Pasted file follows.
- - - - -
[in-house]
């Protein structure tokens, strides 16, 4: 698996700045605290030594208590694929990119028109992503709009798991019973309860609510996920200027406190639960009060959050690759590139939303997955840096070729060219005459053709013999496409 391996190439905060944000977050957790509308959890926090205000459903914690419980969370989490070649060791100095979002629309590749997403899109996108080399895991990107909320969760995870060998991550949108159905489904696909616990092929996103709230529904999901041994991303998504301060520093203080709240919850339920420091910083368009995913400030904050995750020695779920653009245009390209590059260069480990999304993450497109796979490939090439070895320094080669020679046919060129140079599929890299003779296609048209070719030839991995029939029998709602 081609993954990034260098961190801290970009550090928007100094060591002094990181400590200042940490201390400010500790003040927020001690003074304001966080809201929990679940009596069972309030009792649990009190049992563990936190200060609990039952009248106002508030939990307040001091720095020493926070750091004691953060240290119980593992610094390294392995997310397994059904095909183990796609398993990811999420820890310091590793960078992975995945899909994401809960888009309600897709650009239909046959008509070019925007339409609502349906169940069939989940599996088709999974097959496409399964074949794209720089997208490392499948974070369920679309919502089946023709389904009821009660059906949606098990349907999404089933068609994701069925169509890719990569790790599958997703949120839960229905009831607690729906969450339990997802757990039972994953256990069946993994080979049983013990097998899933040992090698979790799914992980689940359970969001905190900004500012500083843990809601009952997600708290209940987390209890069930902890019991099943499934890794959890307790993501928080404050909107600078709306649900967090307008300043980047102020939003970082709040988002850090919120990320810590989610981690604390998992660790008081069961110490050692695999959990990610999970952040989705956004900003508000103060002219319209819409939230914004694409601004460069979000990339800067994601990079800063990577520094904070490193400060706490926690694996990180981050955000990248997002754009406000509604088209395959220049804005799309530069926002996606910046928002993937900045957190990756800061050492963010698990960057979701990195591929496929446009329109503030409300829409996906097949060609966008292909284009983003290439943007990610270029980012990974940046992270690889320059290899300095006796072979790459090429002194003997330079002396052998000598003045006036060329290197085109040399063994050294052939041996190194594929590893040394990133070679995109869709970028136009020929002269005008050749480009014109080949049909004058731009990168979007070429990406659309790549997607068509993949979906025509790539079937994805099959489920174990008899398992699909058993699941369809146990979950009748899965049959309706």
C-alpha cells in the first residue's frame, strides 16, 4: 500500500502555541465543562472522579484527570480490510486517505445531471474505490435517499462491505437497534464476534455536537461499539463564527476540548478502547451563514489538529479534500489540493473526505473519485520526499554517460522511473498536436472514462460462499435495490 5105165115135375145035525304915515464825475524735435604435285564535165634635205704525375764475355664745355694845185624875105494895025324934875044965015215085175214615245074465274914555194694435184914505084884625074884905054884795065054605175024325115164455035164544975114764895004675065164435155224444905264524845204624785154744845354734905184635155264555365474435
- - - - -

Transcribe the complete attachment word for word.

[in-house]
């Protein structure tokens, strides 16, 4: 698996700045605290030594208590694929990119028109992503709009798991019973309860609510996920200027406190639960009060959050690759590139939303997955840096070729060219005459053709013999496409 391996190439905060944000977050957790509308959890926090205000459903914690419980969370989490070649060791100095979002629309590749997403899109996108080399895991990107909320969760995870060998991550949108159905489904696909616990092929996103709230529904999901041994991303998504301060520093203080709240919850339920420091910083368009995913400030904050995750020695779920653009245009390209590059260069480990999304993450497109796979490939090439070895320094080669020679046919060129140079599929890299003779296609048209070719030839991995029939029998709602 081609993954990034260098961190801290970009550090928007100094060591002094990181400590200042940490201390400010500790003040927020001690003074304001966080809201929990679940009596069972309030009792649990009190049992563990936190200060609990039952009248106002508030939990307040001091720095020493926070750091004691953060240290119980593992610094390294392995997310397994059904095909183990796609398993990811999420820890310091590793960078992975995945899909994401809960888009309600897709650009239909046959008509070019925007339409609502349906169940069939989940599996088709999974097959496409399964074949794209720089997208490392499948974070369920679309919502089946023709389904009821009660059906949606098990349907999404089933068609994701069925169509890719990569790790599958997703949120839960229905009831607690729906969450339990997802757990039972994953256990069946993994080979049983013990097998899933040992090698979790799914992980689940359970969001905190900004500012500083843990809601009952997600708290209940987390209890069930902890019991099943499934890794959890307790993501928080404050909107600078709306649900967090307008300043980047102020939003970082709040988002850090919120990320810590989610981690604390998992660790008081069961110490050692695999959990990610999970952040989705956004900003508000103060002219319209819409939230914004694409601004460069979000990339800067994601990079800063990577520094904070490193400060706490926690694996990180981050955000990248997002754009406000509604088209395959220049804005799309530069926002996606910046928002993937900045957190990756800061050492963010698990960057979701990195591929496929446009329109503030409300829409996906097949060609966008292909284009983003290439943007990610270029980012990974940046992270690889320059290899300095006796072979790459090429002194003997330079002396052998000598003045006036060329290197085109040399063994050294052939041996190194594929590893040394990133070679995109869709970028136009020929002269005008050749480009014109080949049909004058731009990168979007070429990406659309790549997607068509993949979906025509790539079937994805099959489920174990008899398992699909058993699941369809146990979950009748899965049959309706």
C-alpha cells in the first residue's frame, strides 16, 4: 500500500502555541465543562472522579484527570480490510486517505445531471474505490435517499462491505437497534464476534455536537461499539463564527476540548478502547451563514489538529479534500489540493473526505473519485520526499554517460522511473498536436472514462460462499435495490 5105165115135375145035525304915515464825475524735435604435285564535165634635205704525375764475355664745355694845185624875105494895025324934875044965015215085175214615245074465274914555194694435184914505084884625074884905054884795065054605175024325115164455035164544975114764895004675065164435155224444905264524845204624785154744845354734905184635155264555365474435